Sunday, August 10, 2014

Colombia: Tibu Yields 1,800 BPD, Yet President Santos Has Never Stopped Peace Talks...Why Not?

According to The Latin American Tribune, Colombian state oil company Ecopetrol suspended operations at its onshore field in Tibu, in the northeastern province of Norte de Santander, following two attacks on its infrastructure, the company announced Saturday (August 9).

The Tibu yields approximately 1,800 barrels of oil per day, Ecopetrol said in a statement.


According to the company, the first attack was launched around 1640 hours local time on Friday (August 8) at the Tibu-50 well, in an area “where wells were being overhauled by the contracting company Key Energy.”

The second attack occurred almost an hour later “when armed men arrived at the M-24 station and detonated explosives in the water-injection plant and in the fluid-treatment area.”

“Ecopetrol slams attacks on oil infrastructure in the Ecopetrol’s Tibu field,” the company said in a communiqué, adding that those attacks “put the lives of workers and nearby communities at risk.”

To deal with the situation, “the company activated its contingency plan” in the region where Tibu is located, an area with a significant presence of both the FARC and the ELN.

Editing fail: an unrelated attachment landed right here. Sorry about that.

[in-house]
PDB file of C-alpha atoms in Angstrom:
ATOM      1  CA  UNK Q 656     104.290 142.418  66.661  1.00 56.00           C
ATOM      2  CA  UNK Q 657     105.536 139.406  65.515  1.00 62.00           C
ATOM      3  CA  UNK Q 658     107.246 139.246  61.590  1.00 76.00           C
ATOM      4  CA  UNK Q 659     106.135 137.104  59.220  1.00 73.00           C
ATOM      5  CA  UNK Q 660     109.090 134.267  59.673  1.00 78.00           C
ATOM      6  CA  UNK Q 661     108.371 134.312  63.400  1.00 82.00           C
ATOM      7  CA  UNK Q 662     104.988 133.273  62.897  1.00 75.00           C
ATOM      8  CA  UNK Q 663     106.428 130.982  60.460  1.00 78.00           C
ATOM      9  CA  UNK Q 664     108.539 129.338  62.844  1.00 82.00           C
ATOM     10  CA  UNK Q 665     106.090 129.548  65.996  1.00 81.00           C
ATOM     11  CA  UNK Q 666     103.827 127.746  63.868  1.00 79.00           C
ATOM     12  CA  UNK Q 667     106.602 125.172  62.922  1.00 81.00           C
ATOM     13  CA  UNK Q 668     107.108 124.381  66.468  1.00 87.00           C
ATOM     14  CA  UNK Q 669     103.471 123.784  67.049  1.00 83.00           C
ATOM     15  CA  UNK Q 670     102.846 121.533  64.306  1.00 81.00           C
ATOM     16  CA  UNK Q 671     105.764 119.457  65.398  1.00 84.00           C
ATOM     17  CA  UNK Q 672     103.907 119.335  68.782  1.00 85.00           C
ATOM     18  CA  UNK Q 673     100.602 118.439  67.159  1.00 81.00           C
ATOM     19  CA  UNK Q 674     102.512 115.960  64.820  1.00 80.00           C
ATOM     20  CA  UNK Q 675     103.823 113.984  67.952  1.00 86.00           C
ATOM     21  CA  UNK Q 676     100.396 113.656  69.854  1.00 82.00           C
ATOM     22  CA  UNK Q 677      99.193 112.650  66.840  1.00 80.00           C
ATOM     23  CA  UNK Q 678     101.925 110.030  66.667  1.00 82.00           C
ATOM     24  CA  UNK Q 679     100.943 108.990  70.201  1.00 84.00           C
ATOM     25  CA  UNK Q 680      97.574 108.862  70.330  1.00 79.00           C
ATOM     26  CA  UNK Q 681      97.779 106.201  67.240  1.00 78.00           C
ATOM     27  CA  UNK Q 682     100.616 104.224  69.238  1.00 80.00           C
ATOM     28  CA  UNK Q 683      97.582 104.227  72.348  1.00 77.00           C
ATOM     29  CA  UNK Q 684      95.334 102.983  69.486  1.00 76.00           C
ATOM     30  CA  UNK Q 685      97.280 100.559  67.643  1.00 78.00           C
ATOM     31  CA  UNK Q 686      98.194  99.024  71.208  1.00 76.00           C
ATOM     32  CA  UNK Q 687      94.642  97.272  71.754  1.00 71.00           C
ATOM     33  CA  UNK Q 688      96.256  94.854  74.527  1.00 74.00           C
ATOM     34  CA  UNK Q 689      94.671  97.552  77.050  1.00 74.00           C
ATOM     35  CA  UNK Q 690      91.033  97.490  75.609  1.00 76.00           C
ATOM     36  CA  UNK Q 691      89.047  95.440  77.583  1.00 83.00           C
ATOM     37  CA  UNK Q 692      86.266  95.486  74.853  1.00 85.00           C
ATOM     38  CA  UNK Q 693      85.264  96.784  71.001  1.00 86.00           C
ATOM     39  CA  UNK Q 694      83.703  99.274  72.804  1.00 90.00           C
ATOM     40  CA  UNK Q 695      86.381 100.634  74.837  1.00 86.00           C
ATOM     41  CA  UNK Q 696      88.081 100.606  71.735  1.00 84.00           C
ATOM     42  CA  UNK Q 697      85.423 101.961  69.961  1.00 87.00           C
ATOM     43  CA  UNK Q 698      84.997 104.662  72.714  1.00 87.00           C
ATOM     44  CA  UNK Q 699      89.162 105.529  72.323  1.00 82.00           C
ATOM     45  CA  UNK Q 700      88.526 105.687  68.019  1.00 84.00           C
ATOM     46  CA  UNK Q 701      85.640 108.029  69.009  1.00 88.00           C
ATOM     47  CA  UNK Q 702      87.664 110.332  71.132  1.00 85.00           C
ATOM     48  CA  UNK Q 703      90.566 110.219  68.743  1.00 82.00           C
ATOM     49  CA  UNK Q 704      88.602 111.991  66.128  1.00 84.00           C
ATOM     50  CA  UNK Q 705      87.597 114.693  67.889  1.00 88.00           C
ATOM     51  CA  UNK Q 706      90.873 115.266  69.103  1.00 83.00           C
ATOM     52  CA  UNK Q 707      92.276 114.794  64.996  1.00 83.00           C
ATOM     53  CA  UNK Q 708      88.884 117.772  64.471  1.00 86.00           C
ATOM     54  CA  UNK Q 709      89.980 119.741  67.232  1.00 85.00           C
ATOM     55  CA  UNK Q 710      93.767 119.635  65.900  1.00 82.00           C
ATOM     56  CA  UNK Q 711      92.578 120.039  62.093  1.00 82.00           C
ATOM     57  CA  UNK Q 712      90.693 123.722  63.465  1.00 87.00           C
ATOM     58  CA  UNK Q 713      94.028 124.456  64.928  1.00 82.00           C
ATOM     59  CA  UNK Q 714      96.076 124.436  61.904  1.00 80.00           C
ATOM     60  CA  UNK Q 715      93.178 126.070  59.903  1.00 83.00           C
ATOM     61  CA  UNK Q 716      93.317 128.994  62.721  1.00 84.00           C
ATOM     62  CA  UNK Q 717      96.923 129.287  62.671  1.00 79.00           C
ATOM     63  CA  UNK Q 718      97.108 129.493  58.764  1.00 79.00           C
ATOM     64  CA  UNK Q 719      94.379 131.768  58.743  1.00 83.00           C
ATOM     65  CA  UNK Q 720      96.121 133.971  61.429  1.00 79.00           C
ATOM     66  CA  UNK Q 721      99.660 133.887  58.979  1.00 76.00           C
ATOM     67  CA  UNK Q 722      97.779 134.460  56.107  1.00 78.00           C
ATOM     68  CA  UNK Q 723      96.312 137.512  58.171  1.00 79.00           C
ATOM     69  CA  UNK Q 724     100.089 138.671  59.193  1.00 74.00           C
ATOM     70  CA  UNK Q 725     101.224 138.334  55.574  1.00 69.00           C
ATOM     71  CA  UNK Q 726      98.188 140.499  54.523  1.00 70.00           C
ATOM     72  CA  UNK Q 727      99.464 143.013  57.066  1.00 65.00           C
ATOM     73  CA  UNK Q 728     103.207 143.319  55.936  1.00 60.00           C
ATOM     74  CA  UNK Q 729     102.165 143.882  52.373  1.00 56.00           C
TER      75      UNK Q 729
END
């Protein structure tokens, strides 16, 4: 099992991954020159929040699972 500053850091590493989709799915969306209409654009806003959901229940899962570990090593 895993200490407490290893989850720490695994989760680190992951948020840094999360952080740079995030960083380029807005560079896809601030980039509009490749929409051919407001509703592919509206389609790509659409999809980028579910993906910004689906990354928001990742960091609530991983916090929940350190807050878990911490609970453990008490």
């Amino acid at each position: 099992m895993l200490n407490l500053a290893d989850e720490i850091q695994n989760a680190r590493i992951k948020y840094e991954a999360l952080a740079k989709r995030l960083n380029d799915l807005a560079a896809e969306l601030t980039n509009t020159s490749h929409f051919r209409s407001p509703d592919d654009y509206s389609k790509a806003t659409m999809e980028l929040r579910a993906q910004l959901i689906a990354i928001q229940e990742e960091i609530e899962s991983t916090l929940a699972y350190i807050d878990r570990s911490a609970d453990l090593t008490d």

As a preventive effort, Ecopetrol suspended activities in that field “temporarily, until workers’ safety can be guaranteed” by security forces, which on Friday strengthened their guard in the area.


COMMENT: What if President Santos, who was recently re-elected, woke up one morning and suddenly decided that he refused to proceed with simultaneous peace negotiations with the ELN and the FARC, now underway since 2012, WITHOUT a tri-lateral cease-fire?


Very often the options available to us are ever-present, yet we simply overlook them or exclude them out of hand. What a pity!

I have articulated since 2012 that the only reason a cease-fire was not agreed to at the outset was that because of the ELN, the FARC or both groups.

It was never "revealed to us" as to why a cease-fire was not strongly negotiated for at the outset, but now would be a productive time for all three entities to clarify the record.

Throughout my senior-level career in the State Department I can never recall any lasting peace occurring in the absence of an enforcible cease-fire on all sides of a conflict.

The National Liberation Army (ELN) is very active in Norte de Santander. In past decades, the ELN has perpetrated numerous attacks on oil infrastructure, yet the much larger Revolutionary Armed Forces of Colombia (FARC) has also  reeked significant damage in the countryside to the tune of  200,000 lives since 1964.